27 </mx:Script>


29 <mx:Accordion x="31" y="43" width="380" height="423"

30 change="tracker.trackPageview('/pane' + String(event.newIndex+1));">

31 <mx:Canvas label="Pane 1" width="100%" height="100%">

32 <mx:Text text="Welcome to Pane 1."/>

33 </mx:Canvas>

34 <mx:Canvas label="Pane 2" width="100%" height="100%">

35 <mx:Text text="Benvenuti a Pane 2."/>

36 </mx:Canvas>

37 <mx:Canvas label="Pane 3" width="100%" height="100%">

38 <mx:Text text="Bienvenue à Pane 3!"/>

39 </mx:Canvas>

40 </mx:Accordion>


42 </mx:Application>

Check out line 12. It shows the FlexTracker component added to a Flex Application in declarative form. Here's a breakdown of the properties:

  • id: this property allows the FlexTracker to be referenced elsewhere (line 24 for example).
  • account: this property holds the Google Analytics profile that the tracking is being sent for. This will be a profile that you (or your clients) control.
  • visualDebug: this property puts the gaforflash API in debug mode. No events are sent to the GA servers, instead they are logged in a debugging window that's a child of the stage.
  • mode: this value must be either AS3 or Bridge. Bridge mode should be used when your RIA is embedded within web pages that have GA Tracking enabled. This mode allows your RIA to adapt when, for instance, the GA profile for a site is changed. Bridge mode is accomplished through the use of ExternalInterface, so it's important for your RIA's embed code to specify the correct allowScriptAccess parameter. AS3 mode should be used in the counter-situation: instances where you do not control the HTML pages on which your RIA is included (for instance widgets copied to ), or you do control the HTML pages but there is no GA tracking enabled on them. See the gaforflash site3 for more information regarding the use of the mode property.

Tracking pageviews is accomplished using the trackPageview method of the FlexTracker component. In this example, those calls are on lines 24 & 30. The sole parameter to this method is the “URL” of the pageview, which of course isn't a URL but rather the name of a logical view inside the RIA, in this example the Accordion pane that is opened.

Example1 mimics the functionality of a website in that the three exposed Canvas components represent the three principal “views”, sending pageview tracking each time the Accordion's active pane changes. Note that because the initial view of the Accordion doesn't register a change event, I send an initial pageview on line 24.

Alt Text
Figure 2: Example1, the Accordion-based pageview example

In this example, since the visualDebug property is set to true (line 15) no data is actually sent to the GA servers. Instead it's captured in the logging window shown at the bottom of the page (see Figure 2) which allows you to see the three pageview events that would have been sent as the different panes are clicked. The visualDebug property is a good way to ensure you have your analytics code in the state you expect before you begin sending data to the GA servers.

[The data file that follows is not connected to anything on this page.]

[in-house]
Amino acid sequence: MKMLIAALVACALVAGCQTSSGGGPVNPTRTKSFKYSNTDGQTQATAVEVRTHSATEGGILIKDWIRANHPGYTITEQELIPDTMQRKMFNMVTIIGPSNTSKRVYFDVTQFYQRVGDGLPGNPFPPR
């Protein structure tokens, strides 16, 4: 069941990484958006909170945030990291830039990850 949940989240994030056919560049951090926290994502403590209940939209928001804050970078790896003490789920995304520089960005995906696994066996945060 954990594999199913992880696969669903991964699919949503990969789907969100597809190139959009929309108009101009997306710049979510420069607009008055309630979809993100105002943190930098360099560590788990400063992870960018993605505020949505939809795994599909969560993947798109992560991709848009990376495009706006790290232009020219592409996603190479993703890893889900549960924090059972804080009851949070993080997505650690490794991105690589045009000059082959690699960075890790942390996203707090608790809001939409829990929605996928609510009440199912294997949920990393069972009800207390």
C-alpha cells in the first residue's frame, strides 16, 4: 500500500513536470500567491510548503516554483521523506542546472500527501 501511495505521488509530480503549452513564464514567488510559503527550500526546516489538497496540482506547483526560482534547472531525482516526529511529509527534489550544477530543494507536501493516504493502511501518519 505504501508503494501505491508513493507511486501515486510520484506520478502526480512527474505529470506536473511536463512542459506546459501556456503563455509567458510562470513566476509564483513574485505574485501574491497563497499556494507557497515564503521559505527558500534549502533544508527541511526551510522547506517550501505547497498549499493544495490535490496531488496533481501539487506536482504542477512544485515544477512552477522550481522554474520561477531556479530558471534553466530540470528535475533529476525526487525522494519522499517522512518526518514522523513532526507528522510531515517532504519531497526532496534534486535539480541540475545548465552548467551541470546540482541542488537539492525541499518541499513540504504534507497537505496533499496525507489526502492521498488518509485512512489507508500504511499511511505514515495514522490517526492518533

Tracking pageviews in this manner allows me to use the GA Dashboard to understand how people interacted with my example application.

Alt Text
Figure 3: Viewing the Pageviews data on the Google Analytics Dashboard

Note that any GA profile can receive pageview tracking from the gaforflash API (unlike Event Tracking which requires that your profile be white-listed by Google before you can see the data).

Event Tracking

Event Tracking is best used for monitoring activity inside your RIA that's not related to navigation. The following example sends GA Event Tracking data as a viewer interacts with a video component. Also, in order to illustrate the API's class constructors, care was taken to use no components in declarative MXML.

1 <?xml version="1.0" encoding="utf-8"?>

2 <!--

3 Example 2. Use gaforflash's classes,

4 demonstrate event tracking.

5 Tested against gaforflash-

6 -->

7 <mx:Application xmlns:mx=""

8 layout="absolute" addedToStage="initExample2()">


10 <mx:Script>

11 <![CDATA[

12 import mx.events.MetadataEvent;

13 import mx.controls.Button;

14 import mx.events.VideoEvent;

15 import mx.controls.VideoDisplay;

16 import mx.containers.Panel;

17 import com.google.analytics.GATracker;


19 private var tracker:GATracker;

20 private var readyTime:Number;

21 private var video:VideoDisplay;


23 public function initExample2():void

24 {

25 tracker = new GATracker(this, "UA-111-222", "AS3", true);


27 //build video UI

28 var panel:Panel = new Panel();

29 panel.title = "Example 2";

30 panel.setStyle("horizontalAlign", "center");

31 panel.x = 20;

32 panel.y = 40;

33 panel.width = 545;

34 panel.height = 372;

35 this.addChild(panel);

36 video = new VideoDisplay();

37 video.autoPlay = true;

38 video.width = 525;

39 video.height = 300;

40 video.autoRewind = false;

41 video.addEventListener(VideoEvent.READY, handleReady);

42 video.addEventListener(PLETE, handleComplete);

43 panel.addChild(video);

44 var button:Button = new Button();

45 button.label = "Pause";